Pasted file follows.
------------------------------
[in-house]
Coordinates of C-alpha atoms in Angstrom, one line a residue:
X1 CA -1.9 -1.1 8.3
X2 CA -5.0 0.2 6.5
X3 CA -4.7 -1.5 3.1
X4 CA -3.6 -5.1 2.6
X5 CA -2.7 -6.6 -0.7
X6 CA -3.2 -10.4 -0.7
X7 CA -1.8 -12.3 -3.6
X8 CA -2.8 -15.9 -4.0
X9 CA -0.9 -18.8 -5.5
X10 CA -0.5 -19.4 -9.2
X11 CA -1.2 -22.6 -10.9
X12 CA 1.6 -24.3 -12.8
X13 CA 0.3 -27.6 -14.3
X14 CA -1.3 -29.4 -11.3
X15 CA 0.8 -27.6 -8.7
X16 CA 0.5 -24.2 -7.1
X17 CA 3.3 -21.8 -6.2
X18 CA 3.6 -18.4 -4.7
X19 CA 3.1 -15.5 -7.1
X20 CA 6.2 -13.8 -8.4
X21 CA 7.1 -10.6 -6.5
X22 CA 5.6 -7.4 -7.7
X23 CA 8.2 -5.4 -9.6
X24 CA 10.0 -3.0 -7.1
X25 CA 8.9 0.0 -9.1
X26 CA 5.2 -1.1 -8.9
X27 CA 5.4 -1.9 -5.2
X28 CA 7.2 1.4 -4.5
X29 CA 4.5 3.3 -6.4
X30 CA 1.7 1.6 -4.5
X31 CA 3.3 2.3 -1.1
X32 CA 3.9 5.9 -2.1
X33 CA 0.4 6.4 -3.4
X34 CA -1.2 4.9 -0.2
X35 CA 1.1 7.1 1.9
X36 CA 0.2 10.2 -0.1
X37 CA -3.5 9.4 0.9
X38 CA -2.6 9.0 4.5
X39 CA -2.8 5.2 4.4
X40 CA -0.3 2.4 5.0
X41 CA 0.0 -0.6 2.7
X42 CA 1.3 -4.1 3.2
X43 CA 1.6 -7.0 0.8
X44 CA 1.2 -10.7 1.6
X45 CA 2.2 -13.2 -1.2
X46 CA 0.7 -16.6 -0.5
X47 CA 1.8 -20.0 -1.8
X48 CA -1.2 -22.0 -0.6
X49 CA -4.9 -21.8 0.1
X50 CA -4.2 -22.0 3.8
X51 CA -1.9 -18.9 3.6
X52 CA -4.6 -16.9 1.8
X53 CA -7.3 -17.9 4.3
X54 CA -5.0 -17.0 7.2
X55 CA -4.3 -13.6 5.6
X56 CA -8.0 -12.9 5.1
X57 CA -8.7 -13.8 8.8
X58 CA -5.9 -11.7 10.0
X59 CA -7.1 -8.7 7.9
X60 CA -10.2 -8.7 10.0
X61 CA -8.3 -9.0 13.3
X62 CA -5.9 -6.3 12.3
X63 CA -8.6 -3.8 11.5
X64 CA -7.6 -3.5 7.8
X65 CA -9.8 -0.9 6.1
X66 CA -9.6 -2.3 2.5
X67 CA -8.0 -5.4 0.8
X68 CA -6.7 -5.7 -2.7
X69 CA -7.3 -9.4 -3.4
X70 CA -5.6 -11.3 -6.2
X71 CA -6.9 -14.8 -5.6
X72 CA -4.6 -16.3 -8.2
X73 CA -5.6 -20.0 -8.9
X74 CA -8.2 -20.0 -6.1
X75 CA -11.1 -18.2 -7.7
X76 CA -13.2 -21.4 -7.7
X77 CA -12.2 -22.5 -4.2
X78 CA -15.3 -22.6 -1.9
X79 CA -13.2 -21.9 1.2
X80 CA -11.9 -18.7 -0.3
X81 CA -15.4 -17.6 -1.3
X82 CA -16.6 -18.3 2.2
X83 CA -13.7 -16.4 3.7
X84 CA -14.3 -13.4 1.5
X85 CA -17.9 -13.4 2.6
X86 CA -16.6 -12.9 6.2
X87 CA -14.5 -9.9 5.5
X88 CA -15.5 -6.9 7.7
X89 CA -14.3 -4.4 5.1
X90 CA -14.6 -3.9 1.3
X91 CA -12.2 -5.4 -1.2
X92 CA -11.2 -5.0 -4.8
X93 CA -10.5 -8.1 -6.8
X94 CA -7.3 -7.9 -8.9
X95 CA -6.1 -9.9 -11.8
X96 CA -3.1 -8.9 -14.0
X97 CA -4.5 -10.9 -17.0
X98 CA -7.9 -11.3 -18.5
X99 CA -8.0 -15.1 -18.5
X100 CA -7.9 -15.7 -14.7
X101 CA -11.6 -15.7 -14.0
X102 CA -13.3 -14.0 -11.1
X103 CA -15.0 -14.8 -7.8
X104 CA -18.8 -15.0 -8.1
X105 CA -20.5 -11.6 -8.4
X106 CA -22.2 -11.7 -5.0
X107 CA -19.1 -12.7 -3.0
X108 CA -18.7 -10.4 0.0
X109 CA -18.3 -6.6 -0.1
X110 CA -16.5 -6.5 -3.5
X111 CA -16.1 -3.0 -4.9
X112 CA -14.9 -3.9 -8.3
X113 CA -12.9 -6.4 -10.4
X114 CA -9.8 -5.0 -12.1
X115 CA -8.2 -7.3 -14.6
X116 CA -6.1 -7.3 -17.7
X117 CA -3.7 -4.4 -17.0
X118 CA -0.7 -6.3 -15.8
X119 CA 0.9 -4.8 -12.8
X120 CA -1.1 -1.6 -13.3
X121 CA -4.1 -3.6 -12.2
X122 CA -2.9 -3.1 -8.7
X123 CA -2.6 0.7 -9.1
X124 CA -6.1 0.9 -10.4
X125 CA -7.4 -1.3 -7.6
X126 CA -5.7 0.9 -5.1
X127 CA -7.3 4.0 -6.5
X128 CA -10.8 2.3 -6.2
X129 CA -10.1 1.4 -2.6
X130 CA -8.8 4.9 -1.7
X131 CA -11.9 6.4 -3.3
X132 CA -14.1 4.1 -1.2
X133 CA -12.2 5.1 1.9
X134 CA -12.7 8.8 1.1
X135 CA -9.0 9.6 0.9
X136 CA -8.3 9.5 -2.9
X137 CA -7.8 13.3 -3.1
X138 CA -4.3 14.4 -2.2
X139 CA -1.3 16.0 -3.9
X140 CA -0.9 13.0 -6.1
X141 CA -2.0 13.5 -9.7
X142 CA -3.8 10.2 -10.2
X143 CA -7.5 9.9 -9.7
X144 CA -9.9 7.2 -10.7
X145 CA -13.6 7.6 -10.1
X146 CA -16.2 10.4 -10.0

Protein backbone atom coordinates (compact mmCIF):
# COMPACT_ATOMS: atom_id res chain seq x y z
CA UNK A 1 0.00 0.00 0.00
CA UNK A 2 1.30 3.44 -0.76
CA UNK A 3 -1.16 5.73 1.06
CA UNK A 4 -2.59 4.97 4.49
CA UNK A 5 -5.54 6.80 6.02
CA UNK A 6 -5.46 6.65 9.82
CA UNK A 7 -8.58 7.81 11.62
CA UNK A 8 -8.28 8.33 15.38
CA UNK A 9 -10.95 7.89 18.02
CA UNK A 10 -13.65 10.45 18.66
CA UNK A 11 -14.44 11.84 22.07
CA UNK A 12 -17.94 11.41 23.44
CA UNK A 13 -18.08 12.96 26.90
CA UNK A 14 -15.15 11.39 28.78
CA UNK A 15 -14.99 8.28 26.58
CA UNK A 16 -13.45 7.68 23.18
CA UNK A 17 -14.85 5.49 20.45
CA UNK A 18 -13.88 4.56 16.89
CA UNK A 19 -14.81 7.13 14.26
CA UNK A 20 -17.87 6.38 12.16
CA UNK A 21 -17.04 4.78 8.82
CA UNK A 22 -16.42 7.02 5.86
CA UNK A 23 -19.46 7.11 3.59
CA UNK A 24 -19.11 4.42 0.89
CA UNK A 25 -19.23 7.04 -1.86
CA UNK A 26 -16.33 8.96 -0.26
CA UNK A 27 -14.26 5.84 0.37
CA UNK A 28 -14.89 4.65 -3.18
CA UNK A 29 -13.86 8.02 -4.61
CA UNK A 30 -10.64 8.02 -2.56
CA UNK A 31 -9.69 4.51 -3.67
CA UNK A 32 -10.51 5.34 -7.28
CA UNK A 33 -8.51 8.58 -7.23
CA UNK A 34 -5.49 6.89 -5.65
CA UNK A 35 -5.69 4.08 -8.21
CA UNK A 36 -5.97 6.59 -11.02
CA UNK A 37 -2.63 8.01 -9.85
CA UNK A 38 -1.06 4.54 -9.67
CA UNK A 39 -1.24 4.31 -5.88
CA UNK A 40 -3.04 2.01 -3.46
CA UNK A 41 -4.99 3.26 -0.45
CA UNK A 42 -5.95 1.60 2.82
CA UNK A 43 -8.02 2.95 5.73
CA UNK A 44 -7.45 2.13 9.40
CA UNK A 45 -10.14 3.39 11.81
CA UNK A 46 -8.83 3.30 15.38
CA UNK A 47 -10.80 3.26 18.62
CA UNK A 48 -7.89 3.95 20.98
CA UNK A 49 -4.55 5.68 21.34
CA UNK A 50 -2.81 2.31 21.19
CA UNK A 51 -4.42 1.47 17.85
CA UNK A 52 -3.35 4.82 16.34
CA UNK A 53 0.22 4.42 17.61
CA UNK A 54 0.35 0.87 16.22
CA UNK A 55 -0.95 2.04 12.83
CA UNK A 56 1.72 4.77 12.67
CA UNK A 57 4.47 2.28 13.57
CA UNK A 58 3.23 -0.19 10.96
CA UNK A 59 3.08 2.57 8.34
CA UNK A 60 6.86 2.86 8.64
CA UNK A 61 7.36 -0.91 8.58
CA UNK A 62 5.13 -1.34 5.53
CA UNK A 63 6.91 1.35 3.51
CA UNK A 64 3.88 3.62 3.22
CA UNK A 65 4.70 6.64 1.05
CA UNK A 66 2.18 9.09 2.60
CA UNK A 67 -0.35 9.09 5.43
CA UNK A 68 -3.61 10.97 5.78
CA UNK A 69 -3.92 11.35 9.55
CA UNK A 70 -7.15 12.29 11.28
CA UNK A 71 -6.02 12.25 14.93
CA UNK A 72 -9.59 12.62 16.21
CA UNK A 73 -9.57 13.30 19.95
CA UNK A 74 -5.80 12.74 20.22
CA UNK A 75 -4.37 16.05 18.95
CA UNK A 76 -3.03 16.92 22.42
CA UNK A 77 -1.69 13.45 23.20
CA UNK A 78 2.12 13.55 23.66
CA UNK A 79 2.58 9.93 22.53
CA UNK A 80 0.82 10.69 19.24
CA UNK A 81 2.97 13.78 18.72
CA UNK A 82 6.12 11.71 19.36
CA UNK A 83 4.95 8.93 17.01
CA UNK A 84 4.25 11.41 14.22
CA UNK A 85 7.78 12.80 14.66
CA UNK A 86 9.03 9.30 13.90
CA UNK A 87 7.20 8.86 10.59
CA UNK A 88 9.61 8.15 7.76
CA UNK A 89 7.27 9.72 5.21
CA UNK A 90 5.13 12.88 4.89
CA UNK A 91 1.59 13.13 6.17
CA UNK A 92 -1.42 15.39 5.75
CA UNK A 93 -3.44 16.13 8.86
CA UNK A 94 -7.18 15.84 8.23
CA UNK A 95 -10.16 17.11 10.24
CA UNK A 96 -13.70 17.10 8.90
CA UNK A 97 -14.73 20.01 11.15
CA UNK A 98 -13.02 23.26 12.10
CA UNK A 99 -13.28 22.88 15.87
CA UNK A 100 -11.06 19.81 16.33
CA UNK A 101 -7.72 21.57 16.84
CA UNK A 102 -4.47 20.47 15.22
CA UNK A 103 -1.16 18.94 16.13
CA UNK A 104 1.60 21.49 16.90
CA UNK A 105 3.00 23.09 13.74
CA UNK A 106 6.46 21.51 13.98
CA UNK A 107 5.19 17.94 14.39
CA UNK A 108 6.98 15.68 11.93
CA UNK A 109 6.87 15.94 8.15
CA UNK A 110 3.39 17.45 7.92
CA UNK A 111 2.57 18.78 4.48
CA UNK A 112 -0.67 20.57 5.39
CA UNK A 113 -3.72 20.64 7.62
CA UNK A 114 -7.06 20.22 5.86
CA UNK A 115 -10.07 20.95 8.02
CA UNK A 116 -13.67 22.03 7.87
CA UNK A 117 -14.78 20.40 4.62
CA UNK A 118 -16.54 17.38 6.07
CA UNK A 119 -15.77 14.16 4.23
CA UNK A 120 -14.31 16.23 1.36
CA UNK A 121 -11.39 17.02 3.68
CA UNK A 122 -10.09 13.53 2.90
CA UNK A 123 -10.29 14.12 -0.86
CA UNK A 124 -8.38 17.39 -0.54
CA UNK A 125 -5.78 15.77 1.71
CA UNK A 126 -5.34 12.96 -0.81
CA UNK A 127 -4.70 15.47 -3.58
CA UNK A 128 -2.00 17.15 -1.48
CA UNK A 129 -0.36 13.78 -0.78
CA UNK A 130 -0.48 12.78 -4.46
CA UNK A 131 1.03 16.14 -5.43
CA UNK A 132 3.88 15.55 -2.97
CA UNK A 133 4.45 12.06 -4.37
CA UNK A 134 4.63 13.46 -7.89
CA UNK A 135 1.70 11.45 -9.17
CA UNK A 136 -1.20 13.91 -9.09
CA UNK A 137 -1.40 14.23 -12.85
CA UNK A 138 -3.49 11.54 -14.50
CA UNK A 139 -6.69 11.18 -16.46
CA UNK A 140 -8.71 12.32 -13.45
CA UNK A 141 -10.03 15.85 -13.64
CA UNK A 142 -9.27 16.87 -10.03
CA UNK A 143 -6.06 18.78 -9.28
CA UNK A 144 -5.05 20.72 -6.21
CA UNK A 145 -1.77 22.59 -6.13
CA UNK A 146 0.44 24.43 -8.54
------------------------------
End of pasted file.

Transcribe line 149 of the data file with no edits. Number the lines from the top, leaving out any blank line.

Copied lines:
Protein backbone atom coordinates (compact mmCIF):